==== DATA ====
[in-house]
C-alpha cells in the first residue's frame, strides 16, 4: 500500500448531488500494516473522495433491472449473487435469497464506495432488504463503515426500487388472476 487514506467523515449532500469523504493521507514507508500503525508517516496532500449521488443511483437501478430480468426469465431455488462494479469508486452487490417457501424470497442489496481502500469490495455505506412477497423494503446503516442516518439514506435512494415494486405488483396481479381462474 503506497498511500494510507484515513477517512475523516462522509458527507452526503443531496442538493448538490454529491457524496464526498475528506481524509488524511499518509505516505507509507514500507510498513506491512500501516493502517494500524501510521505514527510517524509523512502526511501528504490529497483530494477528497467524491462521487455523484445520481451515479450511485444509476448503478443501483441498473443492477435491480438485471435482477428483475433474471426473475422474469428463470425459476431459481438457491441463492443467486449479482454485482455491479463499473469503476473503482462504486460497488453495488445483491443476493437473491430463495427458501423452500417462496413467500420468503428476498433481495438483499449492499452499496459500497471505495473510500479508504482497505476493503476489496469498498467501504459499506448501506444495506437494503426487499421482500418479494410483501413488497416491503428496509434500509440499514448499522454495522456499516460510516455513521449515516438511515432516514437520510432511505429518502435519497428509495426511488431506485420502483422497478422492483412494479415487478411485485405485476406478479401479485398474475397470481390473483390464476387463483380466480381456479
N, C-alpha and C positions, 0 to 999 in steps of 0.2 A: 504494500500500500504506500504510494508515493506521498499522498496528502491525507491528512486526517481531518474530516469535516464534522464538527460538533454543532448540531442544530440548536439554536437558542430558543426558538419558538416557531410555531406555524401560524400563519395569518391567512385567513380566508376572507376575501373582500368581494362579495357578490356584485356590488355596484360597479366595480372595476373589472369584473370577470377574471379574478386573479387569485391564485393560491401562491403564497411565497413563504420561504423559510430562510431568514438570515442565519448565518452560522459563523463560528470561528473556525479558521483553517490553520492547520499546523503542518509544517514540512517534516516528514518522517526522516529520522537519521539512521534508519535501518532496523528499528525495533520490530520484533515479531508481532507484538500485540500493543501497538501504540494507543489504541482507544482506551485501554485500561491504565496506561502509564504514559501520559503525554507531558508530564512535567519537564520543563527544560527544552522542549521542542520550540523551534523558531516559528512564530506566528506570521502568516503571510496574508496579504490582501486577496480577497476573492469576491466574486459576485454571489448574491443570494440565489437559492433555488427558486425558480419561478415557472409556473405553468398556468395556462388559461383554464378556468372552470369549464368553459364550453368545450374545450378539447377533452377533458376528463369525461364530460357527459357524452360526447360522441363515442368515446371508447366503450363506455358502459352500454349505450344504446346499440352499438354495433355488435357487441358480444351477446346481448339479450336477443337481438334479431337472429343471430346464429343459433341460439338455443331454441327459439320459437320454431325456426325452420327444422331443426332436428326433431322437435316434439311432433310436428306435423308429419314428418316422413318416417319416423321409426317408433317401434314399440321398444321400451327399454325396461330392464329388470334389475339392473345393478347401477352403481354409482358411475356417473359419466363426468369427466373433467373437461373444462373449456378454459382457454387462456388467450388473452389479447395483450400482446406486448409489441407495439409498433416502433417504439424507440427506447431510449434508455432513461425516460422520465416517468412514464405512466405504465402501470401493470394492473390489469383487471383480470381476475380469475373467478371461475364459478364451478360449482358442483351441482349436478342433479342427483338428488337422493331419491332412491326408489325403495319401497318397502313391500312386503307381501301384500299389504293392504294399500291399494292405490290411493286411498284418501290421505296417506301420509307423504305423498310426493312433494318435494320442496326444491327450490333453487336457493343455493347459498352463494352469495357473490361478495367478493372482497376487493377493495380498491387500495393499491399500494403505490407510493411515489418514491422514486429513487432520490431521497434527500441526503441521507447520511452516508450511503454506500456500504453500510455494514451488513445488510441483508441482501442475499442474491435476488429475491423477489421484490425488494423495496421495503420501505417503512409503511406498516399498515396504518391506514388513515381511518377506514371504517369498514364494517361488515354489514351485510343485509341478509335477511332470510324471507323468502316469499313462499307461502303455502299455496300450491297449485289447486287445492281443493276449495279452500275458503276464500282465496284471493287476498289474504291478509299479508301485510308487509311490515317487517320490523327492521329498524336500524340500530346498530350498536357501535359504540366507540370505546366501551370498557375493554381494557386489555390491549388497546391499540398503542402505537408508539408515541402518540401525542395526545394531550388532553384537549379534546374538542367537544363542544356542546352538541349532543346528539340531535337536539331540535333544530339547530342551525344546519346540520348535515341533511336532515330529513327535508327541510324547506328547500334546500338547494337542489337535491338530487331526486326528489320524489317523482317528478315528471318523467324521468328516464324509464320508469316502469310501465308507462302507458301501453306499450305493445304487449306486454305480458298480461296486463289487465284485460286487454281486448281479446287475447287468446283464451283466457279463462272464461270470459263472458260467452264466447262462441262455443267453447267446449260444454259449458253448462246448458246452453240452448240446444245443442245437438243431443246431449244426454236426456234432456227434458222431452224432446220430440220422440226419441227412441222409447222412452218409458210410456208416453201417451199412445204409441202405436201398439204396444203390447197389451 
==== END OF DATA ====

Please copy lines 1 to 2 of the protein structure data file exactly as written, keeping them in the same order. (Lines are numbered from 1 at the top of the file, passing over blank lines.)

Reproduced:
[in-house]
C-alpha cells in the first residue's frame, strides 16, 4: 500500500448531488500494516473522495433491472449473487435469497464506495432488504463503515426500487388472476 487514506467523515449532500469523504493521507514507508500503525508517516496532500449521488443511483437501478430480468426469465431455488462494479469508486452487490417457501424470497442489496481502500469490495455505506412477497423494503446503516442516518439514506435512494415494486405488483396481479381462474 503506497498511500494510507484515513477517512475523516462522509458527507452526503443531496442538493448538490454529491457524496464526498475528506481524509488524511499518509505516505507509507514500507510498513506491512500501516493502517494500524501510521505514527510517524509523512502526511501528504490529497483530494477528497467524491462521487455523484445520481451515479450511485444509476448503478443501483441498473443492477435491480438485471435482477428483475433474471426473475422474469428463470425459476431459481438457491441463492443467486449479482454485482455491479463499473469503476473503482462504486460497488453495488445483491443476493437473491430463495427458501423452500417462496413467500420468503428476498433481495438483499449492499452499496459500497471505495473510500479508504482497505476493503476489496469498498467501504459499506448501506444495506437494503426487499421482500418479494410483501413488497416491503428496509434500509440499514448499522454495522456499516460510516455513521449515516438511515432516514437520510432511505429518502435519497428509495426511488431506485420502483422497478422492483412494479415487478411485485405485476406478479401479485398474475397470481390473483390464476387463483380466480381456479